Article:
While the quality of the service is evidently dependent on its cost for most Americans with healthcare, seniors may be able to enjoy better eldercare for less.
Dr. Gilliam Johnston recently published an article in the Kennebec Journal in which he discusses the cost and quality advantages of seeing elderly patients in their homes rather than in medical facilities.
"Over the past eight years, I have taken care of countless patients who have difficulty leaving their homes due to chronic medical conditions such as heart disease, lung disease, strokes and dementia," writes Johnston.
The doctor says that many patients suffering from such conditions can only travel by ambulance, which is expensive.
Johnston and his team visit patients where they live and try to prevent unnecessary trips to the emergency room, he says in his article.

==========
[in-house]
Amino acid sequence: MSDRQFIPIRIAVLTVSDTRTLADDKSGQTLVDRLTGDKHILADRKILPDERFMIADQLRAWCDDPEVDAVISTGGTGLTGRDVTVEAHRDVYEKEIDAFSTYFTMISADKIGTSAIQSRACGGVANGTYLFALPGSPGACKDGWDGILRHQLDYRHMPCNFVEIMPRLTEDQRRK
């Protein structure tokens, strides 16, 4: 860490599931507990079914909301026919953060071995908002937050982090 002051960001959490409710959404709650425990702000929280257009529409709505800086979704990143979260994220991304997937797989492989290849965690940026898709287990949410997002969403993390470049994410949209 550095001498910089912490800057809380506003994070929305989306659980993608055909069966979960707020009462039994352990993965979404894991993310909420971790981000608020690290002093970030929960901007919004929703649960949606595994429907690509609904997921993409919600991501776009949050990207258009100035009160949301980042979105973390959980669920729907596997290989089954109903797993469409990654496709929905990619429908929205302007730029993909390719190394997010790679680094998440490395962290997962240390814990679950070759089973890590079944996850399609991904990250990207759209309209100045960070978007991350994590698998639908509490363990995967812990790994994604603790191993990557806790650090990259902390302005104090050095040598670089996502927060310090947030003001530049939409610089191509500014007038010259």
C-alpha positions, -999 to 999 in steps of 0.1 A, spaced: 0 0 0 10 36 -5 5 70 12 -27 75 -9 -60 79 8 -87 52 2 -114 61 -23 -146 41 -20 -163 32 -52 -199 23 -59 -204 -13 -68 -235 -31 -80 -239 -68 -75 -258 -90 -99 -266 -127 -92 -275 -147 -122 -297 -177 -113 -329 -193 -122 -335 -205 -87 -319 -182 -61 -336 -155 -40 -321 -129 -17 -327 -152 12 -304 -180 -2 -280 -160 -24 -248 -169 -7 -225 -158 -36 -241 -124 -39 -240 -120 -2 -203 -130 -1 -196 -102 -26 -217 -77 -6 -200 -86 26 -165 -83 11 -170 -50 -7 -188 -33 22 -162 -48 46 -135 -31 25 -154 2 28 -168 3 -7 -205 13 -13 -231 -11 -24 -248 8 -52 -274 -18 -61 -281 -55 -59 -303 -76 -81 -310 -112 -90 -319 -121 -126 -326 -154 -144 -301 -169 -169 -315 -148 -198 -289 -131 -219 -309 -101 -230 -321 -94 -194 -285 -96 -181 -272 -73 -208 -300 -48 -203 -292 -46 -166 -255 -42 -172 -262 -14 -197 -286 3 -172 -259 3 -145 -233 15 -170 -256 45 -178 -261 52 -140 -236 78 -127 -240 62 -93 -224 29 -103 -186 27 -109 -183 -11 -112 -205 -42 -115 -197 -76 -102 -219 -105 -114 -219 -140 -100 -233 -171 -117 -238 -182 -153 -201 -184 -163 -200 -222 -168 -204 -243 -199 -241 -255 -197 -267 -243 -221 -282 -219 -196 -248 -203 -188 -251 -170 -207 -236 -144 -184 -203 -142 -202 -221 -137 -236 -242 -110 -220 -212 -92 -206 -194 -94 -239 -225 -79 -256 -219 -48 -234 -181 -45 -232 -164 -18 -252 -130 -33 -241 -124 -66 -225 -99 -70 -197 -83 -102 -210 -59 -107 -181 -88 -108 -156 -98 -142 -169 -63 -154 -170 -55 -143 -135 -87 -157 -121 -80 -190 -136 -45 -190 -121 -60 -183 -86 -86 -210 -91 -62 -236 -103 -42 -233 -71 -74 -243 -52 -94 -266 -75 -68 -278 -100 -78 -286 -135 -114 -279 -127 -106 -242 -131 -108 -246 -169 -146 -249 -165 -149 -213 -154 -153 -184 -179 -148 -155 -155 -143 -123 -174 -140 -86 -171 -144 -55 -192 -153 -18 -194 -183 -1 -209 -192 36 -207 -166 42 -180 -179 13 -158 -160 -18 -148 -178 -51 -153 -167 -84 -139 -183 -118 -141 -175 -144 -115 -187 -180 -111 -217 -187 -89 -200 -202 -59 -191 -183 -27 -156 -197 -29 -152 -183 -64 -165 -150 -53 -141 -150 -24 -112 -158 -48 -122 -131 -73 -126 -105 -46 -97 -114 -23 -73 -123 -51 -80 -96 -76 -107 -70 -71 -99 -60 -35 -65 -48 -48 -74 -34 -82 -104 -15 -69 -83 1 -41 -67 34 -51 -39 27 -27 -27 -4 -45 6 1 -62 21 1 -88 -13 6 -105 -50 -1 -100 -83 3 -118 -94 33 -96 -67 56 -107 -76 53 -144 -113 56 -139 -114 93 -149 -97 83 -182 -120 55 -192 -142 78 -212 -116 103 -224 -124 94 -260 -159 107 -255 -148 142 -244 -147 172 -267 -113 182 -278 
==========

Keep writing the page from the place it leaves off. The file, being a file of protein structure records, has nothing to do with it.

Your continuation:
There is currently a bill before Congress that could make homecare the norm. The objective of the Independence at Home Act (IAH) is to improve the quality of care and to save money. Ten percent of Medicare beneficiaries account for 66 percent of Medicare costs, according to the American Academy of Home Care Physicians. These costs could be reduced if more elderly patients were treated at home.
Johnston claims that many elderly Americans are afraid healthcare reform will further limit their access to services and damage quality as well, while the IAH could do exactly the opposite.